Meetings: the Good and the Bad

For many of us in most organizations meetings are either the bane of our existence or an effective way to engage in creative brainstorming and decision making.
In a recent blog article Darren Hardy of Success Magazine outlines the cost and folly of many meetings. See The Cost of Meetings

Often the only way to bring key people together and reach an important decision is to have a meeting. I am not anti-meeting. I have called hundreds of meetings in my career. However there are aspects of meetings that are vexing, costly and counter-productive. Here is a short list of some of the worst meeting problems and solutions:

1. Lack of planning: the worst meeting is the routine meeting (daily, weekly, monthly) which no one has prepared for. There is no agenda or it is a canned agenda that looks the same at each meeting. The purpose of the meeting is not clear to anyone.

Solution: the chair should always create an agenda that specifically identifies what needs to be discussed and what decisions need to be made. The agenda should be emailed to all participants as early as possible, no less than one day prior to the meeting. People need to know what the meeting is about to prepare for it. Handing out an agenda at the meeting is useless. If the chair finds that a regularly scheduled meeting is not needed he should cancel it.

2. Lack of structure: meetings tie up a lot of people’s time. They are expensive (see Hardy’s blog post for how expensive they can be). Meetings often do not start on time and often run over. How many hours have you spent in your life waiting for a meeting to start?

Solution: Meetings should always start on time and stop on time – no exceptions. People should be able to rely on that. The agenda should confine the meeting to what needs to be done – to what is important.

3. People are not on time: I admit this is a pet peeve for me. People who wander into meetings late delay the meeting, waste everyone’s time and often deny the participants adequate time to fully discuss things. Late comers miss the initial discussion and often waste everyone’s time asking that it be repeated.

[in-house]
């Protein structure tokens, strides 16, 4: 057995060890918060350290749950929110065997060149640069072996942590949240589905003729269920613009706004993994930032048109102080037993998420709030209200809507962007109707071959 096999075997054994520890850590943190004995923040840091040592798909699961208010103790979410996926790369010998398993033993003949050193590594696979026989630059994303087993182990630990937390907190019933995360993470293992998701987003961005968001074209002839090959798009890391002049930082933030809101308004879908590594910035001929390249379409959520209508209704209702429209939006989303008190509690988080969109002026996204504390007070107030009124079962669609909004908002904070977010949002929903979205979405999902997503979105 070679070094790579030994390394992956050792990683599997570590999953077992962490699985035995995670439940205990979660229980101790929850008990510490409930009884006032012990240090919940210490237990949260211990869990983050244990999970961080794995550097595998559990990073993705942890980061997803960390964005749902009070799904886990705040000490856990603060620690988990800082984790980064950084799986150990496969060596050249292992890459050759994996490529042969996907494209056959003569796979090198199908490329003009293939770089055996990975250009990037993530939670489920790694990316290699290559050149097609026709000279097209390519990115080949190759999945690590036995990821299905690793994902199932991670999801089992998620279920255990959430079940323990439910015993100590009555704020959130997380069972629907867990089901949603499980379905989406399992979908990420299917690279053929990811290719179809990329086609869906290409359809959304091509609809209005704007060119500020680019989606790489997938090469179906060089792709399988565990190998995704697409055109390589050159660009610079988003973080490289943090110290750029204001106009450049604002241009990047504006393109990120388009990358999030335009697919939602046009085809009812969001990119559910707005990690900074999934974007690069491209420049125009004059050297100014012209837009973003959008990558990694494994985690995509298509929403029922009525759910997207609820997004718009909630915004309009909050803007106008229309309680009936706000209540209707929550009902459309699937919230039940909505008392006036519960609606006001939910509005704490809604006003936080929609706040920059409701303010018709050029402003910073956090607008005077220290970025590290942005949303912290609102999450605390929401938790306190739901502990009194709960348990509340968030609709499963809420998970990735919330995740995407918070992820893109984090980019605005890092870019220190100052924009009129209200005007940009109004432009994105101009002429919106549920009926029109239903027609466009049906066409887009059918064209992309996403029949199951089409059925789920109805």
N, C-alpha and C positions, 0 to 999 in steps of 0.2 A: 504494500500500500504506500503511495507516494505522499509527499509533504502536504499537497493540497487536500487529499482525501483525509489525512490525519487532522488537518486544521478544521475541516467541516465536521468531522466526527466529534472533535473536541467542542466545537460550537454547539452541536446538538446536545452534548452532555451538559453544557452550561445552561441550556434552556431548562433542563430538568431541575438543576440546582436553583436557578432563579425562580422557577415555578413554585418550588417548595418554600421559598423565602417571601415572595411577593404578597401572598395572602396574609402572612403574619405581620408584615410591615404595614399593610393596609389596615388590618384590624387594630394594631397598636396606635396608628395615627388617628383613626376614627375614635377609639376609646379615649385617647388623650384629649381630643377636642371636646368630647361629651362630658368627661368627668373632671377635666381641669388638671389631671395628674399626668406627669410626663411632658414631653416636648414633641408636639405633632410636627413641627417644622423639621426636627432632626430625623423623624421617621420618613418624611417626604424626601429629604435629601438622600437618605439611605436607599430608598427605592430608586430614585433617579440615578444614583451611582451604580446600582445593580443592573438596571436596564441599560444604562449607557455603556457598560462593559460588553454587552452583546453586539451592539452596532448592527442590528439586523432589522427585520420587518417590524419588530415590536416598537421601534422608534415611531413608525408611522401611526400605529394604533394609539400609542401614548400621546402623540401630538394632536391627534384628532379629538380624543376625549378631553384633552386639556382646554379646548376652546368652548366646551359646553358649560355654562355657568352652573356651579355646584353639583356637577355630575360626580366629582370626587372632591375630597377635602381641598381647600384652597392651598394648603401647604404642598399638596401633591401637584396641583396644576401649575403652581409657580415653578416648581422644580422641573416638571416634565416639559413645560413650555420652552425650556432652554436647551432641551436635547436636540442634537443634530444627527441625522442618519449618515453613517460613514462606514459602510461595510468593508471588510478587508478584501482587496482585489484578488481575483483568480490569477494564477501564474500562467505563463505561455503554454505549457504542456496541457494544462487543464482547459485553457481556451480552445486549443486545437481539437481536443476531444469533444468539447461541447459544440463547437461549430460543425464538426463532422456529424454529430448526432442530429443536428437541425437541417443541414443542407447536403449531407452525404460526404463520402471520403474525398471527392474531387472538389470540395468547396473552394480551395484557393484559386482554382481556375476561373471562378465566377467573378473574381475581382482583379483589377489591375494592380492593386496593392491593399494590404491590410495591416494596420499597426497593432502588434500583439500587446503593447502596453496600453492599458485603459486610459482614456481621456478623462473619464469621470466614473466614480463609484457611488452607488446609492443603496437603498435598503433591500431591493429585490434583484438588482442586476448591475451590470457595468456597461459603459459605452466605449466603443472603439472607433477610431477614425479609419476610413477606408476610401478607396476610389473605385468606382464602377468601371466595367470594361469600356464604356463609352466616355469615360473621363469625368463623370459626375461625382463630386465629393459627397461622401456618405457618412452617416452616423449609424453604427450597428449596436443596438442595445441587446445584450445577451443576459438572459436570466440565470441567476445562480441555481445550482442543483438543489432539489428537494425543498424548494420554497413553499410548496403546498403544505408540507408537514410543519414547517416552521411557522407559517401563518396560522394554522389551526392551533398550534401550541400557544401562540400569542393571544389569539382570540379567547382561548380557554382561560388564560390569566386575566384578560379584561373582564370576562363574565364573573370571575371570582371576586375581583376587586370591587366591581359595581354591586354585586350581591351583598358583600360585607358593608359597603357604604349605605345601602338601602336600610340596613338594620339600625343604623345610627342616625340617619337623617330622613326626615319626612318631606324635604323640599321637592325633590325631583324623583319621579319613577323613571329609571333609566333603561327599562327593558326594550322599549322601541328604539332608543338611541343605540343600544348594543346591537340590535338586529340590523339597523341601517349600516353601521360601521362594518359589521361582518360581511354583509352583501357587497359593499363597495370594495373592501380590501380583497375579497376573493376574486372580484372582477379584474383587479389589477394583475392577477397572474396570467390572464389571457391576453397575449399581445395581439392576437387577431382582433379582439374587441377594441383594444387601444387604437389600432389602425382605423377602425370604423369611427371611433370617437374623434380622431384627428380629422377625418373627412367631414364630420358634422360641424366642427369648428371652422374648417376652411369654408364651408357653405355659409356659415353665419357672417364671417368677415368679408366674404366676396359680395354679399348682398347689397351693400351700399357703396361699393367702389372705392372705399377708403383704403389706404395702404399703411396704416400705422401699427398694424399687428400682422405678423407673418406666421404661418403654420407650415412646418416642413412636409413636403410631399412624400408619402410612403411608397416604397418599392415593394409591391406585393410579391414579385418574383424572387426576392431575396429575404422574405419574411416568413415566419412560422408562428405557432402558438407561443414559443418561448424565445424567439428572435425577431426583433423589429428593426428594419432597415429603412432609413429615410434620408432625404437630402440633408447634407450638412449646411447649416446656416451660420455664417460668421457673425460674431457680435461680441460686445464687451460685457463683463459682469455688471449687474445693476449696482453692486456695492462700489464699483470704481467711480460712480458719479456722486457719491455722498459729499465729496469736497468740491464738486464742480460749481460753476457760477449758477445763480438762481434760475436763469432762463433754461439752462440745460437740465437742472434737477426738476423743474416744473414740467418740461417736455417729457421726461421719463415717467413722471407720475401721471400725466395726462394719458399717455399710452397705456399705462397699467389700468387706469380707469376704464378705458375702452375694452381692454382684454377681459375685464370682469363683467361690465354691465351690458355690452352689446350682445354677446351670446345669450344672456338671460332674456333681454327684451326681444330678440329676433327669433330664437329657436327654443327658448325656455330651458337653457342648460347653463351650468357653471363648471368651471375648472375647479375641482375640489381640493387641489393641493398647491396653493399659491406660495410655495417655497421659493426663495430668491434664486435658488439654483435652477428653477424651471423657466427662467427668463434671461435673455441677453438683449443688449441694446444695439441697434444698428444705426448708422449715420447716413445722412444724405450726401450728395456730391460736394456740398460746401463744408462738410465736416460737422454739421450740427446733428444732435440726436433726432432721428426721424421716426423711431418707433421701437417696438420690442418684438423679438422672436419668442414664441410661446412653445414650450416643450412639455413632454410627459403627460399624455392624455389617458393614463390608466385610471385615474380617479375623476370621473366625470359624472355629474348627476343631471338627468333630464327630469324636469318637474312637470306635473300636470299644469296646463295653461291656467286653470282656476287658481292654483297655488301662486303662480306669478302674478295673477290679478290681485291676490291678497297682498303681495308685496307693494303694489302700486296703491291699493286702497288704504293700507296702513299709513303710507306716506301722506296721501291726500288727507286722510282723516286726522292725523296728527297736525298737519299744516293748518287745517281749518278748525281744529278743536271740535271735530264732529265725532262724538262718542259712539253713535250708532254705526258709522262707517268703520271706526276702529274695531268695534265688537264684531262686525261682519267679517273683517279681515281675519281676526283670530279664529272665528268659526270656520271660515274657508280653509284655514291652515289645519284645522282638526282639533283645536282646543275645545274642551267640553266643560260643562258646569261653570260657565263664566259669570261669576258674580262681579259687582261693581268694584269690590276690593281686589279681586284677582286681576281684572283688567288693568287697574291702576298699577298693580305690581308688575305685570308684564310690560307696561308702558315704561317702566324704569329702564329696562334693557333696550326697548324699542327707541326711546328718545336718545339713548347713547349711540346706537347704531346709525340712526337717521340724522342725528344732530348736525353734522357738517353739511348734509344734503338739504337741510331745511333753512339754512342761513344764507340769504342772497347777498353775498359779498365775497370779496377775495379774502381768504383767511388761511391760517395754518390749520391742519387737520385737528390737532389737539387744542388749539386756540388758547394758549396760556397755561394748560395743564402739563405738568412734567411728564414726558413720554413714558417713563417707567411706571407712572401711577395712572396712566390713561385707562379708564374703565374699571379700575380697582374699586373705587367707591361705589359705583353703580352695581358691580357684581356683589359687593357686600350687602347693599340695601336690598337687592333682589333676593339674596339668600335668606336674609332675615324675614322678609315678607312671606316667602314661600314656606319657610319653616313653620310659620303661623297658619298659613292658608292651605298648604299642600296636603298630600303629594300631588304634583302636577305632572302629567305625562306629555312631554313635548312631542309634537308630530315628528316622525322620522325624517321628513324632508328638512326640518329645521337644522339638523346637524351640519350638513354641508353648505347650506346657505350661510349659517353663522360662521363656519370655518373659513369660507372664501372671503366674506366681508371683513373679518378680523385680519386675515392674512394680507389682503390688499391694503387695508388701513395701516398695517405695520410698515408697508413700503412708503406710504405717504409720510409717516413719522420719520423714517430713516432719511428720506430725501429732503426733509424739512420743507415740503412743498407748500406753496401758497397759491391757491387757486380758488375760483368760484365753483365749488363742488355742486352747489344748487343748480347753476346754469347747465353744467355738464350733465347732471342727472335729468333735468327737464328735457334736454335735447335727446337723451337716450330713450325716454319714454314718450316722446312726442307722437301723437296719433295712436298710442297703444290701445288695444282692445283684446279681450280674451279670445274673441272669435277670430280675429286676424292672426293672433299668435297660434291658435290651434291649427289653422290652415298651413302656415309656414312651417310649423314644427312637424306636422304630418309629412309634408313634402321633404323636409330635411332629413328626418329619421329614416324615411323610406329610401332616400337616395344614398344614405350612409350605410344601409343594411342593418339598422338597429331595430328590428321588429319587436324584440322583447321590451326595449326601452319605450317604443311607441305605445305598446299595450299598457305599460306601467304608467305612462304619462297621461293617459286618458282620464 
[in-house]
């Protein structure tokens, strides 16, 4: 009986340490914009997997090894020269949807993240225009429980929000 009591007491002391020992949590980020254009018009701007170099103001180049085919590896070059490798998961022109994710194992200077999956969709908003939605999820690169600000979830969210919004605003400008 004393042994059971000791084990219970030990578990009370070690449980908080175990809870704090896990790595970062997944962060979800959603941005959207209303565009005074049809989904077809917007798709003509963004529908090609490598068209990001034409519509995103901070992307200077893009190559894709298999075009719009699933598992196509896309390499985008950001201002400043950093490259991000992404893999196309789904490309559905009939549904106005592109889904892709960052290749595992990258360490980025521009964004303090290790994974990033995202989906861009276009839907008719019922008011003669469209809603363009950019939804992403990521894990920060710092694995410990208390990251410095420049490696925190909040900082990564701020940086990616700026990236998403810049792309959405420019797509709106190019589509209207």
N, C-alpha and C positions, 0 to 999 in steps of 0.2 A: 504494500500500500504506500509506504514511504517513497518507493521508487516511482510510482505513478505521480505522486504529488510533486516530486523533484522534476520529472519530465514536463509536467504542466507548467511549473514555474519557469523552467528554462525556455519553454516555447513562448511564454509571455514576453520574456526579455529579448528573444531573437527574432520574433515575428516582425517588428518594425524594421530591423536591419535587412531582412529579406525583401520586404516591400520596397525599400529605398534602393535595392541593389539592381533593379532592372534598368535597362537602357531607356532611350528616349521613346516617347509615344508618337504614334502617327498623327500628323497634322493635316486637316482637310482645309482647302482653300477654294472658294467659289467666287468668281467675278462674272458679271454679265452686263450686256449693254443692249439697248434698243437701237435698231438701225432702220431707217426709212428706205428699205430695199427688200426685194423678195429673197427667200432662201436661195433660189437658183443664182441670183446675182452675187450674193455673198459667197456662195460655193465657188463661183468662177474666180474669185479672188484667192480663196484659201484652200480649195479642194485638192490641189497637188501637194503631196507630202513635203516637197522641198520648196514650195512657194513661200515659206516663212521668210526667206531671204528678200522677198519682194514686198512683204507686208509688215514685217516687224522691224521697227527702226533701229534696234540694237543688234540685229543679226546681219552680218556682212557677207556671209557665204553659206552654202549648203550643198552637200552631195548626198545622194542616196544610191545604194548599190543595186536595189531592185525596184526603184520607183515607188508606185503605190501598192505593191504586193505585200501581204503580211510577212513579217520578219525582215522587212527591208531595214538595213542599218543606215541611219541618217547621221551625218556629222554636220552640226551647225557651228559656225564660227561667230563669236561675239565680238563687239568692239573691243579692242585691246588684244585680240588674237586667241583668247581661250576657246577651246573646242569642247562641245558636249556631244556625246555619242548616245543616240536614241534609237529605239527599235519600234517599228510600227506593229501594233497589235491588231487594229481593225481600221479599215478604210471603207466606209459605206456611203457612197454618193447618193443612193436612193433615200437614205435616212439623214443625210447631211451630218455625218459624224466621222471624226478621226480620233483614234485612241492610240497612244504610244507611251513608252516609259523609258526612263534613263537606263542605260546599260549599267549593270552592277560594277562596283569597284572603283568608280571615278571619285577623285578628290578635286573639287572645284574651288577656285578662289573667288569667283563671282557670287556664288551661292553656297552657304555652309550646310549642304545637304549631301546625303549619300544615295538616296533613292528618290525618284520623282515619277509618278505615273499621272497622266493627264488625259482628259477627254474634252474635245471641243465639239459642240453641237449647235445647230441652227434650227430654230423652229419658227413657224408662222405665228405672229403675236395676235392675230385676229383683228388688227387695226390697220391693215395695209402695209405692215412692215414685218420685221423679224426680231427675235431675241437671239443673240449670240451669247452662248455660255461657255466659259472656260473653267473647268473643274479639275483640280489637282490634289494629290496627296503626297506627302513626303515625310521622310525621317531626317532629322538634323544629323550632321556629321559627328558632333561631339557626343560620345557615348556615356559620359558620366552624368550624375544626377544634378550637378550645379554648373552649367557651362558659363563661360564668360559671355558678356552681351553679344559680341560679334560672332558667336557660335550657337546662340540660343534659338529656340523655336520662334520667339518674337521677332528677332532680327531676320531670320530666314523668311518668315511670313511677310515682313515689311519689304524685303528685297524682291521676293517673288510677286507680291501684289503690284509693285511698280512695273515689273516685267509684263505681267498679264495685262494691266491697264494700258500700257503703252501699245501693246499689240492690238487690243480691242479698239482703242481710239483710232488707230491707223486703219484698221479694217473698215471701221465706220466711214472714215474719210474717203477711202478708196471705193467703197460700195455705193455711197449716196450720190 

Solution: organizations should make it clear that it is expected that everyone be on time. A meeting should never be delayed because someone is not there. Time should never be wasted bringing late comers up to speed. Decisions made before a latecomer shows up should not be revisited. Being late is wasteful and rude. It should not be tolerated.

4. Nothing is accomplished: how many times have you suffered through a long meeting where no decision is made? Is there anything more frustrating?

Solution:  on rare occasions the only purpose of a meeting is to efficiently disseminate information. Most meetings however are most effective if they make decisions. The chair should insist that a decision be made, even if that decision is to obtain specific additional information so that a sound decision can be made next time. At the end of each meeting everyone should leave with a clear idea of what has been decided and an action plan for who is to do what.

5. Cut the chatter: meeting time is often wasted with useless anecdotes, jokes and stories. Some people have a personal agenda and insist on repeating the same thing at each meeting. Other people love to hear themselves talk and talk too much.

Solution: small talk is fine before the meeting begins. Once the meeting begins the chair should keep people on task. Chatter and side conversations should be squelched.

If these five guidelines were followed for every meeting they 
would be much more cost effective, less frustrating for all 
involved and more productive. 

Wishing you success and prosperity,

Daniel R. Murphy
Helping People Learn to Build Wealth
www.Books2Wealth.com

Wishing you Success and Prosperity,

Daniel R. Murphy

Wishing you well,

Daniel R. Murphy
Educating people for building wealth, adapting to a changing future and personal development.
www.danielrmurphy.com
www.books2wealth.com